3, 5, 6, 9, 10, 12, 13, 17 and 18
It’s hard to resist the notion that, once we have set forth from this quiet cove between New Year’s Day and the Inauguration, we will being to wonder, what were we expecting? What did we think would happen? It’s for that very reason that I’m trying not to think. And I’ve got a fantastic distraction right at my feet.
After seven years of tohu-bohu, our fairy godmother not only got the new subway working but also swept away almost all the evidence of construction and confusion. The four corners at the intersection of 86th Street and Second Avenue are equally paved, curbed, and serviceable. There is nothing noteworthy about them except the dim certainty that they were never as nice as they are now, if a corner can be nice. There are no fenced-off areas, no portable potties, no lengths of pipe or wire, and no workmen. There is a new bike lane, complete with its own stoplights, that finally makes sense of the uptown bike lane that was installed on First Avenue a few years ago. The crosswalks are uniformly perpendicular. Vehicular traffic crosses the intersection without the guidance of traffic agents. People do the same, bundled up for the cold. Then some of the people step under the glass roofs of the escalator kiosks and descend to the new subway station.
One escalator takes you down about three storeys to a triangular area, from which another, longer escalator leads to the mezzanine of the station, which is where the turnstiles are. There is art, by Chuck Close, on the walls, but we didn’t pay much attention to that. I’d known it would be there, and Kathleen thought it was advertising something. We were there for the ride. I took out my Metro Card and swiped it for Kathleen. Once she was through, I realized that there wasn’t enough money on the card for me to follow her, so she had to wait while I crossed the mezzanine to fix that. Together again, we walked along to the stairs. There are escalators climbing up to the mezzanine from the station platform, but stairs for going down. We waited for a downtown train. An uptown train was being held in the station. At first, I thought that they must be having first-day problems up at 96th Street, where the Q line now ends, but later I wondered if the trouble wasn’t at 63rd Street. A downtown train pulled in, and we boarded it. As it pulled out, so did the uptown train.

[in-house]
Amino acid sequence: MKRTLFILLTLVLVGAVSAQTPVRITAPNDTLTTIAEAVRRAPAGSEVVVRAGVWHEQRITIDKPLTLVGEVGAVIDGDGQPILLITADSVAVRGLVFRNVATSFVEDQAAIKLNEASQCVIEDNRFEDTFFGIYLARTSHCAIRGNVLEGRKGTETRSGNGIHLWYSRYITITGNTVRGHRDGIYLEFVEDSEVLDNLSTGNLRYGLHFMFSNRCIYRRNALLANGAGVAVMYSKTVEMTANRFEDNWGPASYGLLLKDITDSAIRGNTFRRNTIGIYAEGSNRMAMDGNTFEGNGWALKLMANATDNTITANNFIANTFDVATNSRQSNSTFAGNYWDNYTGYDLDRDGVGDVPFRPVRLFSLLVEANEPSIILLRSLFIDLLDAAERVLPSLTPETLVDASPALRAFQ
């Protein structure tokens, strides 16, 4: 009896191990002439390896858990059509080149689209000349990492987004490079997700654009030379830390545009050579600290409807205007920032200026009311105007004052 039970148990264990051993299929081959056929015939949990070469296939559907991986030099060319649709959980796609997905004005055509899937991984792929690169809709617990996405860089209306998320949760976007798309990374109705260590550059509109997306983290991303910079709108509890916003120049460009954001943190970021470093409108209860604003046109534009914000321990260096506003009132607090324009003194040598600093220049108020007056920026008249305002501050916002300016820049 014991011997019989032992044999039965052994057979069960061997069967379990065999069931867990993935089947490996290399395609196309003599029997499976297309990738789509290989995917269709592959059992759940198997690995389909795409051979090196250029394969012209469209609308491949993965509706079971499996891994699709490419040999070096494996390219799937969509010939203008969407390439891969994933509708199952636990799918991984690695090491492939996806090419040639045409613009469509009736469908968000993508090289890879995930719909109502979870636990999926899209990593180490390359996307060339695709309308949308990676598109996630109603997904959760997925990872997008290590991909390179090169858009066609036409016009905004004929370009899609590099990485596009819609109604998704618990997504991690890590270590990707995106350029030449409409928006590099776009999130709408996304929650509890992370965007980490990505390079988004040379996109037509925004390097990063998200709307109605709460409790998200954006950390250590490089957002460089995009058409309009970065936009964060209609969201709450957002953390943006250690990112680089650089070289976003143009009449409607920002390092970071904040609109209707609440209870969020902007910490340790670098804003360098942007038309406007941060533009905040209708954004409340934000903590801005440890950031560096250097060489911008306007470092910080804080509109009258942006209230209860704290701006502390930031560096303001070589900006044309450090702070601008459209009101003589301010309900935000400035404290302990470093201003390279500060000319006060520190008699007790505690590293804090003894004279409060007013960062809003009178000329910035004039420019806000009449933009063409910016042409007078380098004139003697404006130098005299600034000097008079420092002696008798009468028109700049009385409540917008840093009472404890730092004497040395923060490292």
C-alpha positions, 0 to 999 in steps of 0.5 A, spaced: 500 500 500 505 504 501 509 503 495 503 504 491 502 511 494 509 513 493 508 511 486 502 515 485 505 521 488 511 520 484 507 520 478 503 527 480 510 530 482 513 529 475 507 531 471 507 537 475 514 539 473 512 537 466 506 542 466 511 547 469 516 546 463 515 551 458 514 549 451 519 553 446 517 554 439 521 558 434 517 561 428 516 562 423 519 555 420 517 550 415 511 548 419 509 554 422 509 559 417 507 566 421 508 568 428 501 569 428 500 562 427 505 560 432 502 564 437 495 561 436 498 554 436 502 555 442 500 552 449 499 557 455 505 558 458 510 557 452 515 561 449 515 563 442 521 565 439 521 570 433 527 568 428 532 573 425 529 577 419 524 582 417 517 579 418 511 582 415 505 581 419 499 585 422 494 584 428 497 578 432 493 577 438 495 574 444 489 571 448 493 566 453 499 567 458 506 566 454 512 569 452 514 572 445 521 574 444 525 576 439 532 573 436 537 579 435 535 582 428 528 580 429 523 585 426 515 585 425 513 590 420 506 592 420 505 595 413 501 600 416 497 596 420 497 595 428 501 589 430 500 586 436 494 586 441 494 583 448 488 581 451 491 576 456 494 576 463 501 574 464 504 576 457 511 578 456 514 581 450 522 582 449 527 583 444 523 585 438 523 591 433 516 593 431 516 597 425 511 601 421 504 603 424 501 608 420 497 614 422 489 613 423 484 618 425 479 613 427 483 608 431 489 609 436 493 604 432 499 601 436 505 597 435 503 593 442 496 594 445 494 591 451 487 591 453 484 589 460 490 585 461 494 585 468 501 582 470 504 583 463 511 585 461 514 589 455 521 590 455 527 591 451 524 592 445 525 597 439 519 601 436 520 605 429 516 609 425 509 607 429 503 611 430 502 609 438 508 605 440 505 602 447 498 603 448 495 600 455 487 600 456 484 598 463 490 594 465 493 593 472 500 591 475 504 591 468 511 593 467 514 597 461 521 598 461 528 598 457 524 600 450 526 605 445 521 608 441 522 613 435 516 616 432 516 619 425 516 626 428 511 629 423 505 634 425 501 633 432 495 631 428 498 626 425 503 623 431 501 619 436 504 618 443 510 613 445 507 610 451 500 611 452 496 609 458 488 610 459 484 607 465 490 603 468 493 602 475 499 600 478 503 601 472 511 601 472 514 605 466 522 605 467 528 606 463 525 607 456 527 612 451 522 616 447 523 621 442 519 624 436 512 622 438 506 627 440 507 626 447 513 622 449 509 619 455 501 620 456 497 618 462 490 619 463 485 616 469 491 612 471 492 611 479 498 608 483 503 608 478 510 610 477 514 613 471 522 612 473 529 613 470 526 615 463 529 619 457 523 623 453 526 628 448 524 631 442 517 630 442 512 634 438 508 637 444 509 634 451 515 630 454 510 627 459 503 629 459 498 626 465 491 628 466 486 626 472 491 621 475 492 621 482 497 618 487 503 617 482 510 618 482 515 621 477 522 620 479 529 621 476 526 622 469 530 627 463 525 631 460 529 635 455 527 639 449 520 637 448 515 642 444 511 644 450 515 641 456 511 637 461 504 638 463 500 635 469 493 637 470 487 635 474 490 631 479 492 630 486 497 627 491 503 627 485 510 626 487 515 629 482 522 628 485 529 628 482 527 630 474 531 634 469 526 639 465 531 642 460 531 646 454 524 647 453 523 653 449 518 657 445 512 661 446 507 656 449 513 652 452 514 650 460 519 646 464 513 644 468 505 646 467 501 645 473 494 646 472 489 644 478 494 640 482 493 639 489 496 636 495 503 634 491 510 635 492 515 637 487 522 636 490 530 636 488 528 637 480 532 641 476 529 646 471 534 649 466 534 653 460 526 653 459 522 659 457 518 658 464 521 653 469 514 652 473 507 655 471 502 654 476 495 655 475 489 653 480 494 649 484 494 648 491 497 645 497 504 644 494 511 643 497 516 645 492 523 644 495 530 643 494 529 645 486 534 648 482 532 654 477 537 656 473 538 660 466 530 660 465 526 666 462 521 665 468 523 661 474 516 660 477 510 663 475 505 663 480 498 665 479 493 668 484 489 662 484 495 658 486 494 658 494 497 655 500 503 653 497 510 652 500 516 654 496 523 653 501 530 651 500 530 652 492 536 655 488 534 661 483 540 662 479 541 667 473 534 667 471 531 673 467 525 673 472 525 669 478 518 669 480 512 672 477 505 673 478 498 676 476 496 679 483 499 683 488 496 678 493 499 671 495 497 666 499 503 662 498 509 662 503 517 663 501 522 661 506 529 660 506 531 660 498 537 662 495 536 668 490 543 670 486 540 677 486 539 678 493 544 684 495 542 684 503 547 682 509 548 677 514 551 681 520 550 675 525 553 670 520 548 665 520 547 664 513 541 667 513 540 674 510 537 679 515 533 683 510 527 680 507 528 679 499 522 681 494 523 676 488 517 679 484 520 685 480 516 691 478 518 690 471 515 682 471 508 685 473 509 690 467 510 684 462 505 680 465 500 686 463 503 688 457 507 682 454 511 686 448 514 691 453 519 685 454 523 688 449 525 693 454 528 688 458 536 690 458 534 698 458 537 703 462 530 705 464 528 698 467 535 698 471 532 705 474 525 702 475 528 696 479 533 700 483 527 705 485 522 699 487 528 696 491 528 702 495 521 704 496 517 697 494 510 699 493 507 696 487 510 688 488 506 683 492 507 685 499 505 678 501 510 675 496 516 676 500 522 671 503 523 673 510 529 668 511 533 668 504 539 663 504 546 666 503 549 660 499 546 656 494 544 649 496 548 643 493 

The ride was very smooth. In the tunnel, I noticed a parapet or walkway alongside the train, a continuation of the platform that ran the length of the distance between stations. How civilized! It was all rather like one of those pretend subways that they have at airports. After what felt like the right amount of time, we arrived at 72nd Street. When we got off the train, we ought to have taken the escalator up to the mezzanine to look at the art there, but that didn’t occur to us. We crossed the platform and boarded an uptown train that, just like the one at 86th Street, was being held in the station. We stood there about five minutes before the doors closed.